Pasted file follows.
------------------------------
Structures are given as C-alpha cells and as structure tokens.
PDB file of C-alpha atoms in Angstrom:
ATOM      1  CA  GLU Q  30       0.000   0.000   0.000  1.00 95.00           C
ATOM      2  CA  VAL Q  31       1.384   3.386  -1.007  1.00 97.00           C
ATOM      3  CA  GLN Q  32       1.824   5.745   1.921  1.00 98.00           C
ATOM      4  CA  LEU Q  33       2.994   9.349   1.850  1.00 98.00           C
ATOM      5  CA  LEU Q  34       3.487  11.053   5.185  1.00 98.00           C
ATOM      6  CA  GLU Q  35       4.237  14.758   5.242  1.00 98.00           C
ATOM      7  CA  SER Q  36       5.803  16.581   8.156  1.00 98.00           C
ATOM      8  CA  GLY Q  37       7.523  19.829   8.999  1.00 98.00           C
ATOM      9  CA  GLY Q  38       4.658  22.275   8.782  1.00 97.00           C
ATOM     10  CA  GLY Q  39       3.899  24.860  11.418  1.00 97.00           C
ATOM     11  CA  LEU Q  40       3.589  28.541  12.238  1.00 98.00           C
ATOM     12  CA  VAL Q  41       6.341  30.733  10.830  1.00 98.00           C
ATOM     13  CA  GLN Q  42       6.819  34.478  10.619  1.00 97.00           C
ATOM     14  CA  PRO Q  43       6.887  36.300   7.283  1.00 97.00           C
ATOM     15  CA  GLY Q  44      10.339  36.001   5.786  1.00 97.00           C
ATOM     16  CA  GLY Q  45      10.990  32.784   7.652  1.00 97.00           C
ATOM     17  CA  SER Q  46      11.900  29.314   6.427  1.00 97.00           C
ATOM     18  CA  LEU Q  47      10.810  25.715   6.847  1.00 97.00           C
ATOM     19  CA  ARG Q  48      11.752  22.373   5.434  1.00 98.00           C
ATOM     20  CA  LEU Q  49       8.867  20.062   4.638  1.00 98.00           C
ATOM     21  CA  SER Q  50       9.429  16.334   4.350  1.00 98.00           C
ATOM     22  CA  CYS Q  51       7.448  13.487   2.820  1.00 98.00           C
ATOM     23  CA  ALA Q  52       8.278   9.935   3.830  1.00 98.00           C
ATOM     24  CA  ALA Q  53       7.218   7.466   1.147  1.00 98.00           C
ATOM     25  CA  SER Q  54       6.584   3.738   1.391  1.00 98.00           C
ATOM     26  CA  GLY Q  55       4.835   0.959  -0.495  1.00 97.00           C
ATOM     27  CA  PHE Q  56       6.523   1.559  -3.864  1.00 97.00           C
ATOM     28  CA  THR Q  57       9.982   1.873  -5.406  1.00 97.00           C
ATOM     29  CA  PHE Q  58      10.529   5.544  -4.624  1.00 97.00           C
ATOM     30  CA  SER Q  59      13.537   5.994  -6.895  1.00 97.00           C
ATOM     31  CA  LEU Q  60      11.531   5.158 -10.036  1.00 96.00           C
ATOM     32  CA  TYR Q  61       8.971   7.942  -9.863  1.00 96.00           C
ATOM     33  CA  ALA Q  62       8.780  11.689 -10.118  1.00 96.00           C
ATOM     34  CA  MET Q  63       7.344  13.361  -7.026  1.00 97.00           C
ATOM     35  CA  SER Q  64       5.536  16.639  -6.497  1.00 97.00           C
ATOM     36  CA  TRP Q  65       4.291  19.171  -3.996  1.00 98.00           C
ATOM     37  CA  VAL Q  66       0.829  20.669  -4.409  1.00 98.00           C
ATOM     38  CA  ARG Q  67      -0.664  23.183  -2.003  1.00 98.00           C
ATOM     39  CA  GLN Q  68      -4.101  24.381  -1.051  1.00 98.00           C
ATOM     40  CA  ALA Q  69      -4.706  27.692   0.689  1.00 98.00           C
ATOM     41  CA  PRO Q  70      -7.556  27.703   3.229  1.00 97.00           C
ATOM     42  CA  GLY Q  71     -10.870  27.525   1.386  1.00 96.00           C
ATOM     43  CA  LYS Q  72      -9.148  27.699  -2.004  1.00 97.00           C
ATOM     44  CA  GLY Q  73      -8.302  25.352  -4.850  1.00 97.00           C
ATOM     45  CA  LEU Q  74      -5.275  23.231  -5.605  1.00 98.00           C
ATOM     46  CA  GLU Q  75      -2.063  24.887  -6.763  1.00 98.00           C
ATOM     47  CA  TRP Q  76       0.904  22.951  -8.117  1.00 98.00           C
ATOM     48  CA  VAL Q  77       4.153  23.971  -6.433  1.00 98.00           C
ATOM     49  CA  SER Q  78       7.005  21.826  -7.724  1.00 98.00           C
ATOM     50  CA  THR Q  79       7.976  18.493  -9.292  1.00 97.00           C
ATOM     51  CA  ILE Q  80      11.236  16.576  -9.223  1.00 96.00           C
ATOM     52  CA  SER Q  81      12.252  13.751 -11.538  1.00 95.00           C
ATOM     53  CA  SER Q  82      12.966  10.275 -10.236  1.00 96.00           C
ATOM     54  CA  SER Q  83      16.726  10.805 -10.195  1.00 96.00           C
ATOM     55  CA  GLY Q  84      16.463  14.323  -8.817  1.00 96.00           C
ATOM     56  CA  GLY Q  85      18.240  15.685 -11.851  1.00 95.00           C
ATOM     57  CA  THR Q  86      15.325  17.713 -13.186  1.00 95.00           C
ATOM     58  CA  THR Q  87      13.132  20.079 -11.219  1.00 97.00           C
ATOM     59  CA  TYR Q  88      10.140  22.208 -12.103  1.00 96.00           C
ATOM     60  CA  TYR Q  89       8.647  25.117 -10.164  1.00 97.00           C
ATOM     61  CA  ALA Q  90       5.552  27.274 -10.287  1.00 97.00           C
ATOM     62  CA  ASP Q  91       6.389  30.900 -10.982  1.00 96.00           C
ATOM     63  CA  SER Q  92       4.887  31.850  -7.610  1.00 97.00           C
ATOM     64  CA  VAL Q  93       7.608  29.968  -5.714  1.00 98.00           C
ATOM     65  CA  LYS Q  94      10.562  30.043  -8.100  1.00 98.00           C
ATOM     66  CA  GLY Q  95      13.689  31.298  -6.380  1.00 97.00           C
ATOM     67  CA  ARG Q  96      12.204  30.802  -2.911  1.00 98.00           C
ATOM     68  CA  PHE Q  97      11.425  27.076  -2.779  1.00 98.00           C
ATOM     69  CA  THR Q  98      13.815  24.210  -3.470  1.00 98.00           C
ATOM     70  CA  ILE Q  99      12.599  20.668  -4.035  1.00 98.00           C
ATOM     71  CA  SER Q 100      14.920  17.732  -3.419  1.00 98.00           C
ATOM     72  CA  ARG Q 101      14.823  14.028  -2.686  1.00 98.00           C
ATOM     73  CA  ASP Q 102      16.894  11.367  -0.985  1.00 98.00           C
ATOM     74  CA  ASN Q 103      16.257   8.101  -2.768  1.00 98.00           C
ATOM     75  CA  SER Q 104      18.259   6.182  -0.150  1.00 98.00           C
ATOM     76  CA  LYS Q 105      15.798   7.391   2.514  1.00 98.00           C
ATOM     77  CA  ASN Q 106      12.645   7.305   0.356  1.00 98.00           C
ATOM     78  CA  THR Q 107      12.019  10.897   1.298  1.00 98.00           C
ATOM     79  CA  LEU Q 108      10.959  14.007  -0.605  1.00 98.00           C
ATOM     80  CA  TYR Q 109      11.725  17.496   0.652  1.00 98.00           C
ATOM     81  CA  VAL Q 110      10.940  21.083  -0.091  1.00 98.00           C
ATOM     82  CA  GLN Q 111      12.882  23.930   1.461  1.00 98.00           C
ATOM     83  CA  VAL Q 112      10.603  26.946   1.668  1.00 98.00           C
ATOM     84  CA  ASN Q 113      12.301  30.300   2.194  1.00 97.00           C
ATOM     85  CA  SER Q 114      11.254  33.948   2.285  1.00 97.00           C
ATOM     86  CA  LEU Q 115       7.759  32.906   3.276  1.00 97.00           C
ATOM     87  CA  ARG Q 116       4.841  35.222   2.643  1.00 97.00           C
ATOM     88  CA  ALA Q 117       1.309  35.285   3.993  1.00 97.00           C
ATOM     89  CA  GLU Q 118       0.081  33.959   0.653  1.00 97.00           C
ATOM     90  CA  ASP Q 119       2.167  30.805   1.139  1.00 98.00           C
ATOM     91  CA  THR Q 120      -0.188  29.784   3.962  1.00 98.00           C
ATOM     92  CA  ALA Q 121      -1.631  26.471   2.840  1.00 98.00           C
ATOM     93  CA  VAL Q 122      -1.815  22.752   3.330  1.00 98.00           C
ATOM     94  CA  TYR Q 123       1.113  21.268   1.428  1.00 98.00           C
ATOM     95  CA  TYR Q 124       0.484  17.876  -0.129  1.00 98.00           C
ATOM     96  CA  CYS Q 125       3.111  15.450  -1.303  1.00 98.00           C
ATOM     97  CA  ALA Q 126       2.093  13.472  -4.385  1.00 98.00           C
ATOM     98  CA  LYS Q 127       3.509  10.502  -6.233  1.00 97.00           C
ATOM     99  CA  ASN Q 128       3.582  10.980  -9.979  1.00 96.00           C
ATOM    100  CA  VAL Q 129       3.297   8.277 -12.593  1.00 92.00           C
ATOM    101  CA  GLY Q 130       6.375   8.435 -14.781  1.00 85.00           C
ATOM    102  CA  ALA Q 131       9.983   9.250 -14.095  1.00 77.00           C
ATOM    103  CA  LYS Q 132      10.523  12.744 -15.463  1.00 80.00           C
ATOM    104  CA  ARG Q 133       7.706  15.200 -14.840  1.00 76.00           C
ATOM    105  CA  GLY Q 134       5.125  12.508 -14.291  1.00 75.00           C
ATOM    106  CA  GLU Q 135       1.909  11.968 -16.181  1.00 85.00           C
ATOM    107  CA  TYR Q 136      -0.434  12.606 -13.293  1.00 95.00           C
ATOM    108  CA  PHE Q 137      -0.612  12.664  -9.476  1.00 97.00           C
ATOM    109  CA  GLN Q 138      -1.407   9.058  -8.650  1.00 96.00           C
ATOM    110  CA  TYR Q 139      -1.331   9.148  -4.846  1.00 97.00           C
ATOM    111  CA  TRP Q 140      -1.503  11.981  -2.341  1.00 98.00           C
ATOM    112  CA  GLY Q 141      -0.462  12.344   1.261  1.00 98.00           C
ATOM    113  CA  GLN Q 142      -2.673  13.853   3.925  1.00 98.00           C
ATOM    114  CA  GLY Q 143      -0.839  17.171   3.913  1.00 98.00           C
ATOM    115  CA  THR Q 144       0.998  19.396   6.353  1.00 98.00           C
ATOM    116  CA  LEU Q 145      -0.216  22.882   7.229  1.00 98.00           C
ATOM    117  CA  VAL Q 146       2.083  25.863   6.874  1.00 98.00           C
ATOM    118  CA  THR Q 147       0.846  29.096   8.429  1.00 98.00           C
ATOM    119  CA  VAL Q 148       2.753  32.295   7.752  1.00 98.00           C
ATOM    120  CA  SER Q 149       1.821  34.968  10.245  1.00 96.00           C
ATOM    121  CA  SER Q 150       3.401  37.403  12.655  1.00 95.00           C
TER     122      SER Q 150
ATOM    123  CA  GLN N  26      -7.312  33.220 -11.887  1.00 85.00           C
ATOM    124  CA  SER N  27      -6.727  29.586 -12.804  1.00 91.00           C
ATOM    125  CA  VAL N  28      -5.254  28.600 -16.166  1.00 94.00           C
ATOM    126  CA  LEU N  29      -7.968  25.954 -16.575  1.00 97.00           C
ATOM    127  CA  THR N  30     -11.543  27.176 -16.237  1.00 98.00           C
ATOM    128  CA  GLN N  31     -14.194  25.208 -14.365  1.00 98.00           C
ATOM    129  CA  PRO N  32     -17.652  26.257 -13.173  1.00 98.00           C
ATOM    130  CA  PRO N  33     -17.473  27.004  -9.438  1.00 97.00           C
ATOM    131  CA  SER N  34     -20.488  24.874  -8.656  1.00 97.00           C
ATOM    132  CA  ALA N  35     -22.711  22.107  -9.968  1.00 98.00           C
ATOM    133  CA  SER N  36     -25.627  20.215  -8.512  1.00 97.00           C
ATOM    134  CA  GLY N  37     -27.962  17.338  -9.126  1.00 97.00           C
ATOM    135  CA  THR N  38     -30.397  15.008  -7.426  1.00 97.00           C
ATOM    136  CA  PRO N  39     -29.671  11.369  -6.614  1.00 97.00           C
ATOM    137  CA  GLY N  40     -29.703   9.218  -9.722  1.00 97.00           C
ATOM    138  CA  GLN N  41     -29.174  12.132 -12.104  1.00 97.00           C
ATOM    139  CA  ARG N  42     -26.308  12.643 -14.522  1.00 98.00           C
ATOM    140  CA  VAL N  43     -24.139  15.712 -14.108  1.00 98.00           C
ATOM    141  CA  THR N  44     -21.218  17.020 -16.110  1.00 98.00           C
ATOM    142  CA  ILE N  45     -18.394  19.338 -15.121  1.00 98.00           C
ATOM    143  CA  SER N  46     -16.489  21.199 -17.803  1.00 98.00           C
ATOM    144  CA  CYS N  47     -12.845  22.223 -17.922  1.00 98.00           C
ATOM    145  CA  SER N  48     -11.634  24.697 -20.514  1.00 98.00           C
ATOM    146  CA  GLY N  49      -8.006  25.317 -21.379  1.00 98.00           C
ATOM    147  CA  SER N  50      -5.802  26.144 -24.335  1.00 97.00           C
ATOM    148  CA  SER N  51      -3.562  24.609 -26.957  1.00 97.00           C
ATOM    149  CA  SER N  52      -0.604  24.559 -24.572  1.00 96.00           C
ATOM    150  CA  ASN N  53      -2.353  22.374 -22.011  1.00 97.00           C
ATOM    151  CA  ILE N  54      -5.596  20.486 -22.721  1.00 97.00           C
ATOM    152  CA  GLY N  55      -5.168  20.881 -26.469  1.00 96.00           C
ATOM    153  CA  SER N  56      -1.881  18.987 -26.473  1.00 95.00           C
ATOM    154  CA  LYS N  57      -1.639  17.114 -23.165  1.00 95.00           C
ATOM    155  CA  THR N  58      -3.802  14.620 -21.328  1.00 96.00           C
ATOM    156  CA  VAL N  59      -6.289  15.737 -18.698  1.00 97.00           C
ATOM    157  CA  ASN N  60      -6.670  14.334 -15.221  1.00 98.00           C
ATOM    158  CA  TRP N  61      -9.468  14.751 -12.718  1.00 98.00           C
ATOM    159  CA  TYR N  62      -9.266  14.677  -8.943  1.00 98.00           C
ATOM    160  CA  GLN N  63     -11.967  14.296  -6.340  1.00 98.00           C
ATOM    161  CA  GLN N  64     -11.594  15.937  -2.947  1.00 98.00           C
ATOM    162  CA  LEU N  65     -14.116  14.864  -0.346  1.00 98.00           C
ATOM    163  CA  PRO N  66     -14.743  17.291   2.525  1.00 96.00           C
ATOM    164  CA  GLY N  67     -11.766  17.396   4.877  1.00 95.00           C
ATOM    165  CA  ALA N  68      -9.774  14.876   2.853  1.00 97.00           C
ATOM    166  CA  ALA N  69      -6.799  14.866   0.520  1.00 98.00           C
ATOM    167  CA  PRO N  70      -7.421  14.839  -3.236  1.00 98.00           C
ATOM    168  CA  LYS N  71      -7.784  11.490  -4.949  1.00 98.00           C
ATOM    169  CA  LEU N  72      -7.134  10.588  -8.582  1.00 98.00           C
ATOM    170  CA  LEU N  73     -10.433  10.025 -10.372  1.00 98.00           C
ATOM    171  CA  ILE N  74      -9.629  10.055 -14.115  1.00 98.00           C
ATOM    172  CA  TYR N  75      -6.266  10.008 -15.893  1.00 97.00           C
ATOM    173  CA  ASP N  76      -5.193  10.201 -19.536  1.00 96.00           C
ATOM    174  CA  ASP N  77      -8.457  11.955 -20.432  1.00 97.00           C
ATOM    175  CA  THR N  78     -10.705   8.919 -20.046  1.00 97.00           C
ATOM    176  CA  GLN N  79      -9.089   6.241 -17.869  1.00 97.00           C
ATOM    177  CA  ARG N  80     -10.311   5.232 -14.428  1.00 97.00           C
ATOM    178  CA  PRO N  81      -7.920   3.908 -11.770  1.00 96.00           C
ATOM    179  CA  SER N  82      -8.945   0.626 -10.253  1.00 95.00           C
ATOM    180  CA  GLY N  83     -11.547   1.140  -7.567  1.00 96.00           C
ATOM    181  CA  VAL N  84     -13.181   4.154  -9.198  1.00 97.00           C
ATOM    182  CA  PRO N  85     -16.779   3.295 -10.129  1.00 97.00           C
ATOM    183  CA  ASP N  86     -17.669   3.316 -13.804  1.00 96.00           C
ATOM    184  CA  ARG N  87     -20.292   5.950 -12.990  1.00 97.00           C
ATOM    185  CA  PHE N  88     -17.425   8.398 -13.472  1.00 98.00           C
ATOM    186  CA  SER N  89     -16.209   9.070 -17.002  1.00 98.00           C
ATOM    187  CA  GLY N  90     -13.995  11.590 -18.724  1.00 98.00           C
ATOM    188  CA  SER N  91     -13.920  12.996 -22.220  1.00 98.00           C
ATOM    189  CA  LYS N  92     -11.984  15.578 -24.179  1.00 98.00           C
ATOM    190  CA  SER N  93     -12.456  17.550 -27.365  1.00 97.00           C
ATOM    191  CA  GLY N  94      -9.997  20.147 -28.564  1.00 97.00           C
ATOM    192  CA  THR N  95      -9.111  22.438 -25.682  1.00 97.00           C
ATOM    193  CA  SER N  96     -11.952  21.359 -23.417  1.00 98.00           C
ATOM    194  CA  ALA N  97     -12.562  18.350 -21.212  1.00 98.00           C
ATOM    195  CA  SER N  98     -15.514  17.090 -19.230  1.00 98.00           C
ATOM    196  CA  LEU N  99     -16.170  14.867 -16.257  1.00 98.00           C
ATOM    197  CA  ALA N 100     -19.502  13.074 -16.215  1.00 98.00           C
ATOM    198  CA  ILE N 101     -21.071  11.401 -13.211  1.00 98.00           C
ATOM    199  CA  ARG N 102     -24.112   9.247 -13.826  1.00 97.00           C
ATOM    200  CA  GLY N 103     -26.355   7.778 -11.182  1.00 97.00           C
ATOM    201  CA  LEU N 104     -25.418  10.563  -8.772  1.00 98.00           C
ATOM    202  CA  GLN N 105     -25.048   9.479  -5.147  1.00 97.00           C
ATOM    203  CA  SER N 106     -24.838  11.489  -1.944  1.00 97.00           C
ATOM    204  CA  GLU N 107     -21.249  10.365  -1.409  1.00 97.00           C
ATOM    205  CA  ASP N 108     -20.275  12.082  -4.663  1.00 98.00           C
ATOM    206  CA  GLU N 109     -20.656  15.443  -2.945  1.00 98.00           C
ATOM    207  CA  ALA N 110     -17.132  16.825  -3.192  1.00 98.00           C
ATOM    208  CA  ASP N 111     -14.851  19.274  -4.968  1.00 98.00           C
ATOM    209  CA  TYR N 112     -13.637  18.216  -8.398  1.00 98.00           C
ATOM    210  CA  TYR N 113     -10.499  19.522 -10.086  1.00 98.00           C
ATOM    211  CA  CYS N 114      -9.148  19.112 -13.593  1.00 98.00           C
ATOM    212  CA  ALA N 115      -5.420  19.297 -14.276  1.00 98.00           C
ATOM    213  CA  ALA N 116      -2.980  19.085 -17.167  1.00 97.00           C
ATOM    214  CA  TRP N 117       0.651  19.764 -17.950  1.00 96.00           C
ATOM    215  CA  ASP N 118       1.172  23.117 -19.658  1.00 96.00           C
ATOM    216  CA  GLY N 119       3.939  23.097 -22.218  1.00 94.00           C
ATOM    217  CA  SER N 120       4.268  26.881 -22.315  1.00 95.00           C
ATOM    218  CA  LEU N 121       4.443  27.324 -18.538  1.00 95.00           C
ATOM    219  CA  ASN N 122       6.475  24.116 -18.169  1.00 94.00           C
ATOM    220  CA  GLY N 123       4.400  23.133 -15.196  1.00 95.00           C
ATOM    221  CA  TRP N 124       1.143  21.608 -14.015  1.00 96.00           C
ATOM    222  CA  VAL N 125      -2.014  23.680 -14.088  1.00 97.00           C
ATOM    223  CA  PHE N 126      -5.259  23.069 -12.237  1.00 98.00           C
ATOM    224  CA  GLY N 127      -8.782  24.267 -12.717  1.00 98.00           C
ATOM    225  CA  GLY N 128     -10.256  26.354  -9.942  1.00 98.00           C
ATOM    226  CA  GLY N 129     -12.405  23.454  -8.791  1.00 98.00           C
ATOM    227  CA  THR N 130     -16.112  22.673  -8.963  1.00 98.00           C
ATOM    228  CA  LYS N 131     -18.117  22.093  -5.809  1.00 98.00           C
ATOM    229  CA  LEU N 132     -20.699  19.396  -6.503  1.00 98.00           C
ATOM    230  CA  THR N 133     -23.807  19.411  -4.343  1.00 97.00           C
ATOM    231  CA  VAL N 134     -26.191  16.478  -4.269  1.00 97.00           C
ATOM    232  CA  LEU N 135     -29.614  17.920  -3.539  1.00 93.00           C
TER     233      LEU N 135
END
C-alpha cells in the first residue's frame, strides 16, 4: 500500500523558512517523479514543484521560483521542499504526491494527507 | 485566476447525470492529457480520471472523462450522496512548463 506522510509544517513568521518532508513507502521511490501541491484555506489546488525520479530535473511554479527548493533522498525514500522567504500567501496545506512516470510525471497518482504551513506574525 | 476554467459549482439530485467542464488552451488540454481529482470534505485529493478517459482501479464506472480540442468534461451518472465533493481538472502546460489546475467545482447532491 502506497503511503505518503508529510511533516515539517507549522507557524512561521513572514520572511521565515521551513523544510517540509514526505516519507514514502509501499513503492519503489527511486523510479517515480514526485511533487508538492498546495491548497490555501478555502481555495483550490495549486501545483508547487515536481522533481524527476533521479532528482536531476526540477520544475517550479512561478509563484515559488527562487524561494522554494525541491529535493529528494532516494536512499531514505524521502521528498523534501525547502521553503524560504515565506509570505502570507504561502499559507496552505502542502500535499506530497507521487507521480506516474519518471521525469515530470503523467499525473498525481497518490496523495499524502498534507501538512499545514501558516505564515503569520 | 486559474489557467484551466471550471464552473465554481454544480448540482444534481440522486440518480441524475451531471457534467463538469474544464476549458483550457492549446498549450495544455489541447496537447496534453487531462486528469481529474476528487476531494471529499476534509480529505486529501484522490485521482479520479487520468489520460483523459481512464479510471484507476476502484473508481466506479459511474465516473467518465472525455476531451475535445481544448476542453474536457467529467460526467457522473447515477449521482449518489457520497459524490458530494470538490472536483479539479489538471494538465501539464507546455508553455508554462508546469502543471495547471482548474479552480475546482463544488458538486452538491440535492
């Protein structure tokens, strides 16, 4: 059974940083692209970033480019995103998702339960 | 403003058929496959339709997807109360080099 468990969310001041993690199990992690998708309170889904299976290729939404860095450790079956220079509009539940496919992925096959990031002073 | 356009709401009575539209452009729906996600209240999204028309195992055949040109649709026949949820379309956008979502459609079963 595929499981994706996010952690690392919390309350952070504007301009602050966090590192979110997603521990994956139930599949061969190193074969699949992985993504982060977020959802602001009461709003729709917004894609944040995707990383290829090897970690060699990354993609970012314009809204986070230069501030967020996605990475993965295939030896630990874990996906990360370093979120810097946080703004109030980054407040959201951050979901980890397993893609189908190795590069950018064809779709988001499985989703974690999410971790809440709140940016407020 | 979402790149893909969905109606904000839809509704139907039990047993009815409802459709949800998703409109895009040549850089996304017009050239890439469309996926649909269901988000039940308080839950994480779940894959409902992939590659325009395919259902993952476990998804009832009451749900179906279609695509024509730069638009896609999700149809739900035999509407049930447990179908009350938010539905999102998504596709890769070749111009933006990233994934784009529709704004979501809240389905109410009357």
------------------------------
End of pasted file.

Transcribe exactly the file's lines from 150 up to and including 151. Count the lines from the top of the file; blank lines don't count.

ATOM    148  CA  SER N  51      -3.562  24.609 -26.957  1.00 97.00           C
ATOM    149  CA  SER N  52      -0.604  24.559 -24.572  1.00 96.00           C